In January 2015, the committee chairs informed all members of the central committee and all its focus groups that they were not to speak to media—even internal campus media—about the committee’s deliberations. For this reason Roche requested that the video footage of his discussion with O’Regan be restricted to those possessing university credentials.
Yet the committee chairs insist that they want to garner as much feedback as possible from the same community that they want to leave in the dark about their proceedings.
Roche admitted candidly—and I credit him for this—that the committee does not understand theology and philosophy to be “off-limits” to disciplinary reduction or elimination. He pointedly disagreed with O’Regan that the two disciplines are essential to the curriculum of a Catholic university. Rather, Roche emphasized the priority of “global learning goals” that would assume architectural primacy in the curricular schema, over and above disciplinary distinctions. He further emphasized that on his learning-goals schema, it could be zero required theology courses or four that best actualize the university’s intellectual mission. (Given the historical trend at Notre Dame and other dynamics, the chances of this committee increasing the present requirements for theology are practically none.)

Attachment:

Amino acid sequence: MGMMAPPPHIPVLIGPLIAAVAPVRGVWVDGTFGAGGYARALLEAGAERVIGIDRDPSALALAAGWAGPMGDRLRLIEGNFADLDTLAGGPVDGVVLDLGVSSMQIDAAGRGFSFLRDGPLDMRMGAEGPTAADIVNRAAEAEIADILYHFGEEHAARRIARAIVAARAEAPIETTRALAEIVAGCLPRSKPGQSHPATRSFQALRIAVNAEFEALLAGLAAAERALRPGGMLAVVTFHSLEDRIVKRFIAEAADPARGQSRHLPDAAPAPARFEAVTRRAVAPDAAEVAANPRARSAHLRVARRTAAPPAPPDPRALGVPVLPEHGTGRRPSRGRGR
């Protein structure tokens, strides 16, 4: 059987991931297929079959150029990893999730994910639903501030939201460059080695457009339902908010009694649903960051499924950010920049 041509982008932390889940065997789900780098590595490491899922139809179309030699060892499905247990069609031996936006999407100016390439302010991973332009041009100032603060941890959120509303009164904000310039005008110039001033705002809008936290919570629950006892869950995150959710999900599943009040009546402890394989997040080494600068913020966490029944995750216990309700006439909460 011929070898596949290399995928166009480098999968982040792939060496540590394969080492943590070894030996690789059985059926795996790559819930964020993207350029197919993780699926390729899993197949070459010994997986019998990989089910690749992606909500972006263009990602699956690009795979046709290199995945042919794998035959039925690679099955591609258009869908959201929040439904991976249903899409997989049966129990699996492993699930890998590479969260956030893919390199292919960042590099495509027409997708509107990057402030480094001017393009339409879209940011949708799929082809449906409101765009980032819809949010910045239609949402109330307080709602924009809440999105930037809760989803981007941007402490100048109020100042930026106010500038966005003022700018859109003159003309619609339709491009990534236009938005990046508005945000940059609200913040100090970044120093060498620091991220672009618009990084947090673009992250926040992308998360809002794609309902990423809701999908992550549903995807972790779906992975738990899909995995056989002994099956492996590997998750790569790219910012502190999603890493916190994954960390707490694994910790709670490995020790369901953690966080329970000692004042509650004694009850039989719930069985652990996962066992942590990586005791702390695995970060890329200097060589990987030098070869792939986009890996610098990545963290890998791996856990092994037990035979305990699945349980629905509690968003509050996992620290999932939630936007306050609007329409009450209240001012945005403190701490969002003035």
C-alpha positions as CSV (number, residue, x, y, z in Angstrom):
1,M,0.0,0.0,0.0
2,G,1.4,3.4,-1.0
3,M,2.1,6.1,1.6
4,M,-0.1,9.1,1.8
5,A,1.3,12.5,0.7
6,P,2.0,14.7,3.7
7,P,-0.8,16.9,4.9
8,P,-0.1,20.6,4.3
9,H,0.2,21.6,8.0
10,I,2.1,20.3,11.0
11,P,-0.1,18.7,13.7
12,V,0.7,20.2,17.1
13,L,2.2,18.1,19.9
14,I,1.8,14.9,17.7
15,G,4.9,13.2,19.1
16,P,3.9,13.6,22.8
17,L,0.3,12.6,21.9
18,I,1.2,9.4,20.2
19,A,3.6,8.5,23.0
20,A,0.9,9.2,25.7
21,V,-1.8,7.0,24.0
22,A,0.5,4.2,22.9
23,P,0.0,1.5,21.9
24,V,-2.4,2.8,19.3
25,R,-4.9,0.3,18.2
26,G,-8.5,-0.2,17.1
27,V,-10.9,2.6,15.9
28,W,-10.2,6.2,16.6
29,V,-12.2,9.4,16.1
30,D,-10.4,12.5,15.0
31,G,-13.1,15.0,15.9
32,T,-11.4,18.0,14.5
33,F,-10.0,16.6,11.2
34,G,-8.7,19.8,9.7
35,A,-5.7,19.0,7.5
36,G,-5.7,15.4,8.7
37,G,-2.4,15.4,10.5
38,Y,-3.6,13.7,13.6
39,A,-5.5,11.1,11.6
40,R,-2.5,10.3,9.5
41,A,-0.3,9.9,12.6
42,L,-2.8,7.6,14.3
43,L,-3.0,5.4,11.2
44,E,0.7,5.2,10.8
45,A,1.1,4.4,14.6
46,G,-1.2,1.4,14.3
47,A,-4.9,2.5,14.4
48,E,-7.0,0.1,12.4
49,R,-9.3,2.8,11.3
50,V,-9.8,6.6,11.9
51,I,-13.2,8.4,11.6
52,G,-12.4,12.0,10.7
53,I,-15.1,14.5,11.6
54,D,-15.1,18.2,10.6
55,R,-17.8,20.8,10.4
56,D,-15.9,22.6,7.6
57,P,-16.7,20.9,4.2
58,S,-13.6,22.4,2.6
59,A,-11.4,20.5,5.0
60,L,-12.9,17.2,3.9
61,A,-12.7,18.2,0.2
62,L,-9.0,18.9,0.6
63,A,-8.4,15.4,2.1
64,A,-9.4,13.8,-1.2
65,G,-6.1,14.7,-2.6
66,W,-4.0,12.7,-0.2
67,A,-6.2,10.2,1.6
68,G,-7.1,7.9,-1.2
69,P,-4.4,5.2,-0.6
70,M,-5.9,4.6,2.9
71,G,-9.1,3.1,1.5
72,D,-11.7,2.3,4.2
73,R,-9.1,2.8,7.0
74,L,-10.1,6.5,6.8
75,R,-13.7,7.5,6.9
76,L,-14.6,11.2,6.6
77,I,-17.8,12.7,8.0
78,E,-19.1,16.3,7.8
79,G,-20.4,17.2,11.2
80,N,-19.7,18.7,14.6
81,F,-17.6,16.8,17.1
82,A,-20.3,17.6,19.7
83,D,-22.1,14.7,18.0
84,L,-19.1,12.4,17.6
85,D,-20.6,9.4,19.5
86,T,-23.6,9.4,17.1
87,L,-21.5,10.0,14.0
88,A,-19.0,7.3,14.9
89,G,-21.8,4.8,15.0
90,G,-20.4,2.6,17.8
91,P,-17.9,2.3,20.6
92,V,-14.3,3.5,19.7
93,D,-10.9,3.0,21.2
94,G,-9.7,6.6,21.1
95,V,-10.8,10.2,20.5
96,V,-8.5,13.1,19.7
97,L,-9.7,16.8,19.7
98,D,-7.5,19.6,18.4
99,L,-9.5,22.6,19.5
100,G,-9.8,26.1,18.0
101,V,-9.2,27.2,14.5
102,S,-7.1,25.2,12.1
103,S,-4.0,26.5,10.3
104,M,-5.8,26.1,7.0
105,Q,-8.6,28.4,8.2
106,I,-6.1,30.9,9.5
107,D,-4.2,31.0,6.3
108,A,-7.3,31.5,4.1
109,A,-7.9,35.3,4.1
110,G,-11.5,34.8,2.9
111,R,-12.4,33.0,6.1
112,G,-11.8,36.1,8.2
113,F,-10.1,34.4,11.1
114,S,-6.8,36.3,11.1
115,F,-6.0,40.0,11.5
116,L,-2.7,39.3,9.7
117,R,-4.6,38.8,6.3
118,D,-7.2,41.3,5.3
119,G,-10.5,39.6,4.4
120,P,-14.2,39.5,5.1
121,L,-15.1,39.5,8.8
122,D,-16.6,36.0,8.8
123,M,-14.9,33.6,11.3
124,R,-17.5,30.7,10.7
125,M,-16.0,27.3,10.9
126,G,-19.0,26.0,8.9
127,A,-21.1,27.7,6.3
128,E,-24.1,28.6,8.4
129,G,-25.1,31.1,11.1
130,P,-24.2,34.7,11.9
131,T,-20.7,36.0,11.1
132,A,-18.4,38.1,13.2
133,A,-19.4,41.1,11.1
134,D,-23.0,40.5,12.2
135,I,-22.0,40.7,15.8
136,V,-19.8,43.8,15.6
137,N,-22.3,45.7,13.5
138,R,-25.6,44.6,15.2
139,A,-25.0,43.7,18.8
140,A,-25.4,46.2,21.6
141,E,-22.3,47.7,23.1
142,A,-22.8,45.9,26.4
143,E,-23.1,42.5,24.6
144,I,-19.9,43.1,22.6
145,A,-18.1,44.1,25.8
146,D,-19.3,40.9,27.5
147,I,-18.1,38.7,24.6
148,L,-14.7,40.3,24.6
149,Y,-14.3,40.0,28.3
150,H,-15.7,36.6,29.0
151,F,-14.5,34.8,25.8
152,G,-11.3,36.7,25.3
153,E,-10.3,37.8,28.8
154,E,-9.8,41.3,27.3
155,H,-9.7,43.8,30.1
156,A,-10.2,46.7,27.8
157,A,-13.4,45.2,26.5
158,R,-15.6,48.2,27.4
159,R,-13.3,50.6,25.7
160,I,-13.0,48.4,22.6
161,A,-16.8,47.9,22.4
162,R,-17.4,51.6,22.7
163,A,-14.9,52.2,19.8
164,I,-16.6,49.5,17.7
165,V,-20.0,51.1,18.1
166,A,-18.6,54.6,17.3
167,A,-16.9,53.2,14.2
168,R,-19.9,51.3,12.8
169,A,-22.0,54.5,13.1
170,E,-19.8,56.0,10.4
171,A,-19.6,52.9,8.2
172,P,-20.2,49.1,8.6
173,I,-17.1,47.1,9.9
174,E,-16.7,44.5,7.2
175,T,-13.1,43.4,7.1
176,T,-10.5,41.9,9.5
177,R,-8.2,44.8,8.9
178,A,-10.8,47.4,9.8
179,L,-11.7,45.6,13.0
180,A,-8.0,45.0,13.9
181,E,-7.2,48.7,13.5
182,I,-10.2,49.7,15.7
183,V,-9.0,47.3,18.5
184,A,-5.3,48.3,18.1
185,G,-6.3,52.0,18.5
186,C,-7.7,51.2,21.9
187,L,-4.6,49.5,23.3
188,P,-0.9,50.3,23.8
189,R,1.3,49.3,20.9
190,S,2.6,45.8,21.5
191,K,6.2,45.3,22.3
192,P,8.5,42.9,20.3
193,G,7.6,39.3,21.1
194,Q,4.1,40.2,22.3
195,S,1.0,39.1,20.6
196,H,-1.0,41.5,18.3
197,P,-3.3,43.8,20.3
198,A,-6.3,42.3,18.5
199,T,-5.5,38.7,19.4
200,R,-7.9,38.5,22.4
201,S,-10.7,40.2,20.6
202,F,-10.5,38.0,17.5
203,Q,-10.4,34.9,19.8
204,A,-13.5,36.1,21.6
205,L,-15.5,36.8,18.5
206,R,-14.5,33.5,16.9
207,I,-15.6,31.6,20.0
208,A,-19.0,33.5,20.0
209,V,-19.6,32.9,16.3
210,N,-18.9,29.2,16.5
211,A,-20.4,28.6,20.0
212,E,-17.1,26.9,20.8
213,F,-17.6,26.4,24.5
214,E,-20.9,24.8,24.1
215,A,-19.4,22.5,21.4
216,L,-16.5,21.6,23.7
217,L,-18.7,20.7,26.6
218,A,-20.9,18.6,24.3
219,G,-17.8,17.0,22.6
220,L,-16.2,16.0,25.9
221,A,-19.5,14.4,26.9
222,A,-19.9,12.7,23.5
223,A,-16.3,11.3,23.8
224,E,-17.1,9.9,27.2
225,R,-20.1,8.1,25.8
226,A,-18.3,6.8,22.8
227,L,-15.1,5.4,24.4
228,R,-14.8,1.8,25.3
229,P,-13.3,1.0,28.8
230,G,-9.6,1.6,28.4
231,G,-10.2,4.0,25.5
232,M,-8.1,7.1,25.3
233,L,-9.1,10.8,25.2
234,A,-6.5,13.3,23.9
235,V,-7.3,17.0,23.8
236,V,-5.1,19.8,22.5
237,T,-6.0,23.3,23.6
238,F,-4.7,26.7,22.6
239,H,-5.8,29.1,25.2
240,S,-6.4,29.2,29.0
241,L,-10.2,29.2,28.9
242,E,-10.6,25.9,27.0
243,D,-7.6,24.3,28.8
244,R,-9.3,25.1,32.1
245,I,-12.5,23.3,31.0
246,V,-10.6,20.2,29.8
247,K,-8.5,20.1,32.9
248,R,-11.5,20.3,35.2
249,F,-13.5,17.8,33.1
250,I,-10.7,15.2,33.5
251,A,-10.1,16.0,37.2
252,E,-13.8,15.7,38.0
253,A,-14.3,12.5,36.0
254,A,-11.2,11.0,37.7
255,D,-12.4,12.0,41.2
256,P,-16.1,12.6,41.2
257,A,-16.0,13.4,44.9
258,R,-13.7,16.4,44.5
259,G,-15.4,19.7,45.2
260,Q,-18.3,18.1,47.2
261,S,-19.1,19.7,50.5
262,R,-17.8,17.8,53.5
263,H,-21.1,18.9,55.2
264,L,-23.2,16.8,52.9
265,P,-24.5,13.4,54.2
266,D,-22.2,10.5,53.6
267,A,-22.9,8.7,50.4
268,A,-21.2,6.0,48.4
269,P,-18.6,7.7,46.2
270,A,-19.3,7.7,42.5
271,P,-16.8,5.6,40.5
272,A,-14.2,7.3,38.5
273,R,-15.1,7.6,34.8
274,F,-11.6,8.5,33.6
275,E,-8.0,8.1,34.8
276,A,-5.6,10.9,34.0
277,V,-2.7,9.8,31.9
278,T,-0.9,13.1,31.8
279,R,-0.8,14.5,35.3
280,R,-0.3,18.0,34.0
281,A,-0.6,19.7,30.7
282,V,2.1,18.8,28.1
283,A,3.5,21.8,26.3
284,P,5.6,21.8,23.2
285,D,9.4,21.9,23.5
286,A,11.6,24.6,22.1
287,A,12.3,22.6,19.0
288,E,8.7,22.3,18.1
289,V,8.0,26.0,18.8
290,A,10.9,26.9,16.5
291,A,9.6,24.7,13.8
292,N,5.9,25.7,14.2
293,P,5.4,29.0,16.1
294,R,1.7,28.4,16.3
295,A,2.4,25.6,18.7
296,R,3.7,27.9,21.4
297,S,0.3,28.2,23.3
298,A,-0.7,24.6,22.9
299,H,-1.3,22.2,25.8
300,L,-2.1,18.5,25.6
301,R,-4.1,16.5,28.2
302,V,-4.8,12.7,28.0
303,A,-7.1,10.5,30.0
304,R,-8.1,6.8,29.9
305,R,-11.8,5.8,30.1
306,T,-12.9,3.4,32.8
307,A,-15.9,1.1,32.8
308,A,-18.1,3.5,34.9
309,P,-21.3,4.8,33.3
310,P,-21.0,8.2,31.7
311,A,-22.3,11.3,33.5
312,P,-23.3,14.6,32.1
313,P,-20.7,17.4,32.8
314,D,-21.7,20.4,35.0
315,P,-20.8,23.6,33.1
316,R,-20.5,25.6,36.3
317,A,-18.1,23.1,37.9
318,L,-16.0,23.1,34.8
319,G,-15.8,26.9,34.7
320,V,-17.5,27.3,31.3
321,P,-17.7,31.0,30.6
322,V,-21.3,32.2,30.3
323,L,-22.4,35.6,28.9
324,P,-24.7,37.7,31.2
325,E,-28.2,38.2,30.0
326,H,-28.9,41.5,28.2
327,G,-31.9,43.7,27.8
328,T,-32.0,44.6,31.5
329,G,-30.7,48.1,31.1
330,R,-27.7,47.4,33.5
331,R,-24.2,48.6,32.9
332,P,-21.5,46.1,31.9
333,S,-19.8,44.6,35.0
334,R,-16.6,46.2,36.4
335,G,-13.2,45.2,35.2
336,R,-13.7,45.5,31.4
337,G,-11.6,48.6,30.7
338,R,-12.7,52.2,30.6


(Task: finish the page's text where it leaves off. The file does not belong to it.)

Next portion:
As a member of the review committee and chair of the Catholic Mission focus group, Roche’s perspective is a non-negligible one. By admitting that theology and philosophy are subject to revision—including disciplinary reduction or elimination—he confirmed that one has good reason to perceive in the ongoing review a threat to theology at Notre Dame. O’Regan’s report concerning one of the committee’s chair’s self-proclaimed “radical” position confirms this suspicion.
Why, then, did university provost Tom Burish dismiss such concerns—that there is a live possibility that the theology requirements will be dropped—as “alarmist” in response to an email from a Notre Dame undergraduate inquiring into the rumors generated by the O’Regan-Roche discussion? And again at a recent town hall meeting on campus? And how to square this stance with that of John McGreevy, who recently assured students—just days after Burish adamantly insisted, “I don't think that anyone right now has an answer what the committee is going to recommend”—that theology would not be eliminated: “Everyone knows that theology is central to whatever is going to happen at Notre Dame”?